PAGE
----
When you are sitting down with your faculty adviser, talk about the importance of making every delegate feel comfortable, and the long-term interests of the club. Explain that tolerating bullying would negatively affect membership, and that could compromise the strength of the club and completely destroy the team. After you have made your point, do not offer your own suggestions for punishment; just listen to what the adviser has to say.
A common answer that advisers give is that they “did not see anything.” If your adviser says this, give them time to observe the situation. Just because they say that “they do not see anything” does not mean that they doubt you, but, instead, they want to wait to take action. If the situation escalates, go back to them and keep them informed.
If your adviser gets defensive, it could be because they do not know how to deal with the situation. If you are finding yourself in this predicament, then just carefully remind them about the importance of addressing bullying, and suggest that the club introduce an anti-bullying clause in the charter. If your adviser dismisses that, it could be because they do not want to admit that there is bullying. I encourage you to keep speaking up about it anyway. If other delegates feel this way, encourage them to speak up too, and remind them that their voices matter. Even if no one is listening, speak up and make your voice heard, even if it means using unconventional tactics, like explaining it with a puppet show or song. The only way to solve a problem is to talk about it.
(B) For Faculty.
Admitting that your team has a bullying problem is tough and disheartening, but it must be done to properly help your students. The truth is, the word is highly stigmatized. However, it is not your fault, and tons of teams go through it. It is no surprise that a competitive activity has a little bit of bullying in it. However, if a delegate is coming to you about bullying behaviors, you need to be there to address it because a positive delegate experience is the key to long-term success.
If a delegate is telling you about bullying, the best thing you can do is to let them know that you care, and make them feel comfortable for coming to you. It is not easy for students to come to teachers about these kinds of things because of overwhelming anxiety about “snitching.” If they do talk to you, it is a big deal, and it is important for you to treat it as such. Let the delegate know that you are there for them.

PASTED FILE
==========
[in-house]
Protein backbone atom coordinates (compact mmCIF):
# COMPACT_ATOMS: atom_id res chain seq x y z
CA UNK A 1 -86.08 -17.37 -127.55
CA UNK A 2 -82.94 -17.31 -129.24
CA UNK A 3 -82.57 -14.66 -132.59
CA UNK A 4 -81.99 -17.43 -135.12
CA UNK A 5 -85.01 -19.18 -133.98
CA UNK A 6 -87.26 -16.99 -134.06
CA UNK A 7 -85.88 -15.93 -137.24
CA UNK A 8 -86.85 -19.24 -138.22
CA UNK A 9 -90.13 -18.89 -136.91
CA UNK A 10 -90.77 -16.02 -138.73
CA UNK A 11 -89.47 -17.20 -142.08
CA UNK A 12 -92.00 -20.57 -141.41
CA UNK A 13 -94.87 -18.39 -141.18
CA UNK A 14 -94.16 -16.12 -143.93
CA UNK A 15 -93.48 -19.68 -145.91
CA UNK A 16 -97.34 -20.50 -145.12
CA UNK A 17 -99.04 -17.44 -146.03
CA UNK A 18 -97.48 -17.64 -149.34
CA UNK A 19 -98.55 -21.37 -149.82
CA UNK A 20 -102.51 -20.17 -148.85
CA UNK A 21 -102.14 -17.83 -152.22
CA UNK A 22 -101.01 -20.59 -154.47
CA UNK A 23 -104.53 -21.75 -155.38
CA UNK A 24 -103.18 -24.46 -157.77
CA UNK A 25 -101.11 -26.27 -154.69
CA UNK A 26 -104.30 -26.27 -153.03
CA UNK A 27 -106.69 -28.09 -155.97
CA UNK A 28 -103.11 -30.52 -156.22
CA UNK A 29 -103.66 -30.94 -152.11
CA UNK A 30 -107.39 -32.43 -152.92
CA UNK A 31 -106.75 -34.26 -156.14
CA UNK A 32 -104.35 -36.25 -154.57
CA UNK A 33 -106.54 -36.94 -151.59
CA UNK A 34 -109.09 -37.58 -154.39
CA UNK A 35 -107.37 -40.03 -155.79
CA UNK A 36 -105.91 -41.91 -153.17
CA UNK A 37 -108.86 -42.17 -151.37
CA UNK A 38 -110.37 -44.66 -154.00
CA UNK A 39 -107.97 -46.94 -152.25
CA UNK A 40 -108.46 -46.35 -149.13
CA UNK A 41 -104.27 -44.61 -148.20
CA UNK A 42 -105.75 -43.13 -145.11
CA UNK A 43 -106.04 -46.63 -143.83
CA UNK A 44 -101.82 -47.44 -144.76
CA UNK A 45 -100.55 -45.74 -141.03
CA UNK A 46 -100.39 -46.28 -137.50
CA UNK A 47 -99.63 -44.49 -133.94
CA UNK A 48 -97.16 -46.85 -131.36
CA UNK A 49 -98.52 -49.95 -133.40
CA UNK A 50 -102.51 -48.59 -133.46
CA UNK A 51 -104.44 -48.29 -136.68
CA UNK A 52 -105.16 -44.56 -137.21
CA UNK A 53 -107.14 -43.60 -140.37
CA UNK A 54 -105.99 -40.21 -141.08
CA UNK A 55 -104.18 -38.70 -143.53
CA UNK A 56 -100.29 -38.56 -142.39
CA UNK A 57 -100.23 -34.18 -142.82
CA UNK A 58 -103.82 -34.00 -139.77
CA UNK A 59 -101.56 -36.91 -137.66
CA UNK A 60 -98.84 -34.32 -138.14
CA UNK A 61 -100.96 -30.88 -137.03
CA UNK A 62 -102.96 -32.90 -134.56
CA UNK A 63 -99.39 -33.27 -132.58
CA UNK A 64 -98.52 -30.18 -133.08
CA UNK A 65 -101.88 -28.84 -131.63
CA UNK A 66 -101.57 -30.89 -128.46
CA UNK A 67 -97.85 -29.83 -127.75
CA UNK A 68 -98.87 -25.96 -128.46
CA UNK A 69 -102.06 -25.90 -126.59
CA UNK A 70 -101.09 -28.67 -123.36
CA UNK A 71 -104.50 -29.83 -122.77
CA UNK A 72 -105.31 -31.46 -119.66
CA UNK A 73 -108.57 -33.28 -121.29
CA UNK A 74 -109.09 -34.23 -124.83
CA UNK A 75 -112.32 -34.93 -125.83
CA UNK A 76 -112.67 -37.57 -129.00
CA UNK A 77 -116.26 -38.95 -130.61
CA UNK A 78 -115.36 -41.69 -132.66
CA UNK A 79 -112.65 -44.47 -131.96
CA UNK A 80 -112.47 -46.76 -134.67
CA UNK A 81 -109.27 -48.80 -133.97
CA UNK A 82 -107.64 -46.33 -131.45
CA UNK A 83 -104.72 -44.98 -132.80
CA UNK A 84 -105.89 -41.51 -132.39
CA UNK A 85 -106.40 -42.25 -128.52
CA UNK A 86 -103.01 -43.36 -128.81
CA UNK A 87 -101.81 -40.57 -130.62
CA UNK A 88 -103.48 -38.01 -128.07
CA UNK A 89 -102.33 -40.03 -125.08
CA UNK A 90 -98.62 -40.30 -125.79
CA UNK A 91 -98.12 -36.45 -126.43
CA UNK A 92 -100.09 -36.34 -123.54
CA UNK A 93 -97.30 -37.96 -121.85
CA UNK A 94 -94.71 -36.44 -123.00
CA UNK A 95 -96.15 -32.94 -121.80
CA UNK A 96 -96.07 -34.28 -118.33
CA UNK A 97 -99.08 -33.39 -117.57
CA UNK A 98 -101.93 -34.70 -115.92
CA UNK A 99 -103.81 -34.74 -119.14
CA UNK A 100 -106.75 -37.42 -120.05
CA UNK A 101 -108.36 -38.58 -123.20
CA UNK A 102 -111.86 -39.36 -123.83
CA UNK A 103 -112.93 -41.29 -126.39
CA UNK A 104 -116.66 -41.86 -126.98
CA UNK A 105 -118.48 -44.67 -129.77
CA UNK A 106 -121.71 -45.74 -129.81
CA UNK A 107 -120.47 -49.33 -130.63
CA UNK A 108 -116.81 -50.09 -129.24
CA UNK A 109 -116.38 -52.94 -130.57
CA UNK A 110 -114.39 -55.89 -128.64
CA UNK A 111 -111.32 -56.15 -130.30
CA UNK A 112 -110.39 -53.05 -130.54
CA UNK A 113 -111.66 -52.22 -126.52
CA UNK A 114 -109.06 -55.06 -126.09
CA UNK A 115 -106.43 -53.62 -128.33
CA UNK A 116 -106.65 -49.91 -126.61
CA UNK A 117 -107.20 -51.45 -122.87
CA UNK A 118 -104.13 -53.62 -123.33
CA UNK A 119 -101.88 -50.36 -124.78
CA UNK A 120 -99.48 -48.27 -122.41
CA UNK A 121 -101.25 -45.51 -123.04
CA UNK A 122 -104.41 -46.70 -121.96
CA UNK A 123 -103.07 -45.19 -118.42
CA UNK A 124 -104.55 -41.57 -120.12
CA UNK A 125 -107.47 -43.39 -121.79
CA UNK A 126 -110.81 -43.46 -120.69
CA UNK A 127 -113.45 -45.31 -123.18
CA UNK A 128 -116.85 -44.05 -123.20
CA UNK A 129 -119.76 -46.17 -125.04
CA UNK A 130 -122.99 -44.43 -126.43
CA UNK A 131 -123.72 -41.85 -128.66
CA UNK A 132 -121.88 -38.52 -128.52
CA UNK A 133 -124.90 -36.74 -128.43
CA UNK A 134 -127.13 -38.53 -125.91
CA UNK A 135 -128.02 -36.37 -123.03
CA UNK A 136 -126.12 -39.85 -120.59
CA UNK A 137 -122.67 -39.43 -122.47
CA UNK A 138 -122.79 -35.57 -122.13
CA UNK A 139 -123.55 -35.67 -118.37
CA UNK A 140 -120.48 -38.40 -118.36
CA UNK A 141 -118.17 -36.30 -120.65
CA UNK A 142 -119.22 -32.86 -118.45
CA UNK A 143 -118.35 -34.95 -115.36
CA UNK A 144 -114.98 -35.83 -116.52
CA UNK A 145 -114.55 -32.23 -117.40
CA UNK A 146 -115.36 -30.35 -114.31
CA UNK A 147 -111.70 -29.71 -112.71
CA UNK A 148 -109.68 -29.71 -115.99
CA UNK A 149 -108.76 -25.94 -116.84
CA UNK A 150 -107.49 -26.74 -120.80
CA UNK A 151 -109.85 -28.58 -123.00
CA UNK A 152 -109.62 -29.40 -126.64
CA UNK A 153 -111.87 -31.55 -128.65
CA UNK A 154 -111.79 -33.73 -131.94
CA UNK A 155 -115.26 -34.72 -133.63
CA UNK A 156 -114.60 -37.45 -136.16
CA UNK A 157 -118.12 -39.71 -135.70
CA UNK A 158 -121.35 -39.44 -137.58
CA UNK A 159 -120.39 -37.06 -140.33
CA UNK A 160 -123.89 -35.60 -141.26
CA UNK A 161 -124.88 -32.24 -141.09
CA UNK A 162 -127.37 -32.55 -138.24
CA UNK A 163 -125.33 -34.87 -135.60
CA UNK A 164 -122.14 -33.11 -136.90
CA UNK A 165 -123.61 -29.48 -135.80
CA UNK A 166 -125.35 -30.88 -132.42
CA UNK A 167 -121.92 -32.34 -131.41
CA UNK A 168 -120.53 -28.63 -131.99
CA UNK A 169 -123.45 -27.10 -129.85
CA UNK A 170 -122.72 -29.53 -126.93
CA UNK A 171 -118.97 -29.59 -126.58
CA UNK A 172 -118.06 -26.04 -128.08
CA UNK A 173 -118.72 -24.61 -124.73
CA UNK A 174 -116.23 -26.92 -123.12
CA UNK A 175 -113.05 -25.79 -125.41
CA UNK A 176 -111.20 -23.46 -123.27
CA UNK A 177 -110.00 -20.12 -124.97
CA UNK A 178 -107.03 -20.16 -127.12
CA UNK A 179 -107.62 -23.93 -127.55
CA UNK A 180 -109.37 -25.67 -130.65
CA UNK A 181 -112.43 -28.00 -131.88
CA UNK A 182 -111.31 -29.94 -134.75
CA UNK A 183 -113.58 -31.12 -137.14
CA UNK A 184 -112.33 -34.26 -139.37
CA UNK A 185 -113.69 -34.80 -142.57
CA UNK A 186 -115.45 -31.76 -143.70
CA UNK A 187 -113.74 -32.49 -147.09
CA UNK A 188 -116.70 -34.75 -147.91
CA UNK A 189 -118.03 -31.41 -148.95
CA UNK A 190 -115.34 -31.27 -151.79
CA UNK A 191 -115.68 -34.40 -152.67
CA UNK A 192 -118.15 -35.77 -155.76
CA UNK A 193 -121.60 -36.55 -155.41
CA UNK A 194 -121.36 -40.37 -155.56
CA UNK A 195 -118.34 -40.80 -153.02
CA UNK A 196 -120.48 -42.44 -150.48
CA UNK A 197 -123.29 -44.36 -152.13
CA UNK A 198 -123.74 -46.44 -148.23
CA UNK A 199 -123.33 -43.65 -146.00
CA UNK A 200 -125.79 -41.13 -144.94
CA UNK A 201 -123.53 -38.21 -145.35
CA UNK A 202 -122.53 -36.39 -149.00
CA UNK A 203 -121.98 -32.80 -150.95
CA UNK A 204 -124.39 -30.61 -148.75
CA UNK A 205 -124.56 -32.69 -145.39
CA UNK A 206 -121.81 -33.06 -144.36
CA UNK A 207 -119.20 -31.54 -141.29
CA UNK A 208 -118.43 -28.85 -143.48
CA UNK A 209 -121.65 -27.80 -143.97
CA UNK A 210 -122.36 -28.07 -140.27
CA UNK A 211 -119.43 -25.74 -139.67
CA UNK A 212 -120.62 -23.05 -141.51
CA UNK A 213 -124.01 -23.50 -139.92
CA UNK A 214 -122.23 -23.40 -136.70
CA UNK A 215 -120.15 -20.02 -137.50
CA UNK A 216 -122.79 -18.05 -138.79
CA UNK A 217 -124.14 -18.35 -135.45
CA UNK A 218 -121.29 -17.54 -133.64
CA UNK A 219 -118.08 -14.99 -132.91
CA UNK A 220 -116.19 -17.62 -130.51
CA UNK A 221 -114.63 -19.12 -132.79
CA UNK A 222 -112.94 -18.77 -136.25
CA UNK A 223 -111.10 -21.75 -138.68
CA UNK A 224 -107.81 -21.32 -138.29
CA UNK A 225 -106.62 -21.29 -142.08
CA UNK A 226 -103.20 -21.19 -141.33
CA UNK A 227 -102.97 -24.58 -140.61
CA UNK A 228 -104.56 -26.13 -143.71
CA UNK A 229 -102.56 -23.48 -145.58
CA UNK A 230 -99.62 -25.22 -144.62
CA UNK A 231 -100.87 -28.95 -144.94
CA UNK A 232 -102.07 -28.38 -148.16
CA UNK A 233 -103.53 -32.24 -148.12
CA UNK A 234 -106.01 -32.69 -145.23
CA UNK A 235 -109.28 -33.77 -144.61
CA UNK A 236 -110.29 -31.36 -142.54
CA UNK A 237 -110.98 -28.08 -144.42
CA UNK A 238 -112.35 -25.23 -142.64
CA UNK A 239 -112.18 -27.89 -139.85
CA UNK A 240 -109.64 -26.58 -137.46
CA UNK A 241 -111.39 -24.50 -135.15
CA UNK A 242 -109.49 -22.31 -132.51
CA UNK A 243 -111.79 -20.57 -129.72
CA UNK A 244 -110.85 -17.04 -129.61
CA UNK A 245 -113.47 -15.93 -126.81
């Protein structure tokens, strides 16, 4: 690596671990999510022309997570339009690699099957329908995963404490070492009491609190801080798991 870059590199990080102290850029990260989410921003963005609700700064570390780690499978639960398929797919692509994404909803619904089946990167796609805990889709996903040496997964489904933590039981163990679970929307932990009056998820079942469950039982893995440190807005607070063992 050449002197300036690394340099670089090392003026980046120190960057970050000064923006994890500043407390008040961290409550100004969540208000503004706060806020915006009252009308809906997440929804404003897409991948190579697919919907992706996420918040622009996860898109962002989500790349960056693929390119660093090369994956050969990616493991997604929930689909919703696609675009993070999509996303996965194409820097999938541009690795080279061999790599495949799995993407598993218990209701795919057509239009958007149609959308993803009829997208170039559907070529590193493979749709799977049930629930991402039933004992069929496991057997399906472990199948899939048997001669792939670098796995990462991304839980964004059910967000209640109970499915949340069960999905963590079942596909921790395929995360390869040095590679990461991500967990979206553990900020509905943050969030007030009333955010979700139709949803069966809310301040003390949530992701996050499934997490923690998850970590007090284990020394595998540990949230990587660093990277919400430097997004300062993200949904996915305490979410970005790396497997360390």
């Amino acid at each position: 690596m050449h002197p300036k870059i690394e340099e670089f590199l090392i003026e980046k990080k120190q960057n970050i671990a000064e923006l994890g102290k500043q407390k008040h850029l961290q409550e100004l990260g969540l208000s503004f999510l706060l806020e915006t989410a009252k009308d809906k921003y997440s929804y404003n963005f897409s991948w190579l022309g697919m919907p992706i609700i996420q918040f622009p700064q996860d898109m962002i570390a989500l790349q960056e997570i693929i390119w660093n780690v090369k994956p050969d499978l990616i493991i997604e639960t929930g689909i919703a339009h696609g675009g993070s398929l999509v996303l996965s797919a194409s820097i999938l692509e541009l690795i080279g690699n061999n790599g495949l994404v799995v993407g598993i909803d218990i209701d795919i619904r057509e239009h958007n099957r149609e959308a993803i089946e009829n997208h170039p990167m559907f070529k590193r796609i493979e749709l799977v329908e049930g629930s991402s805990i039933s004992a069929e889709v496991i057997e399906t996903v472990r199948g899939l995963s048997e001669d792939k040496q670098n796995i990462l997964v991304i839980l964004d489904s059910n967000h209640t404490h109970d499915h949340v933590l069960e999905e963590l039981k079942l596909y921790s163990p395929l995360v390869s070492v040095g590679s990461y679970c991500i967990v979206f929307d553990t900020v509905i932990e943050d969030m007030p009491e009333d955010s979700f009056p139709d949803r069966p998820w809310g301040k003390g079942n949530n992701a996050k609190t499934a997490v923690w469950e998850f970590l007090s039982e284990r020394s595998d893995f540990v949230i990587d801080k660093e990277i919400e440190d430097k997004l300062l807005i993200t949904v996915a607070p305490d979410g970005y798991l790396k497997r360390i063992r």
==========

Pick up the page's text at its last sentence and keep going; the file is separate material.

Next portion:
When the delegate approaches you, listen to their story. Do not cut them off, and do not make assumptions. Just listen with an open mind. Sometimes, we get defensive when we do not feel like we have the right response, but I encourage you to try not to be. The truth is, no one expects you to have all of the answers, but we do expect you to care enough to listen.
If you are not convinced of the bullying in your club, then, perhaps, you do not have to take direct action. There are many alternatives to direct confrontation. One of my favorite solutions is including an anti-bullying clause in club charters. The anti-bullying clause would define bullying, and serve as tangible proof that bullying is not tolerated. If delegates come together to write the clause, they will be more likely to abide by it. The anti-bullying clause solution is the middle ground between too much action and inaction because it resolves bullying without direct confrontation and sends a message to delegates.
All in All:
There are many wonderful people in the Model UN community actively working to make a difference; however, like with every competitive activity, there are always a few participants that take it too far and negatively impact others’ experiences. I hope this article does not bring about a negative connotation with Model UN, but open up a discussion about how we can use our Model UN experiences to combat the bullying within it.
1. International Bullying Association. “About.” 2013. http://www.stopbullyingworld.org/index.php/about-ibpa-28 [accessed 29 April 2014].
2. UN General Assembly, Universal Declaration of Human Rights, 10 December 1948, 217 A (III), available at: http://www.refworld.org/docid/3ae6b3712c.html [accessed 13 June 2014] 3. U.S. Department of Health and Human Services. “What is Bullying?” Stop Bullying. http://www.stopbullying.gov/what-is-bullying/index.html. [accessed 29 April 2014]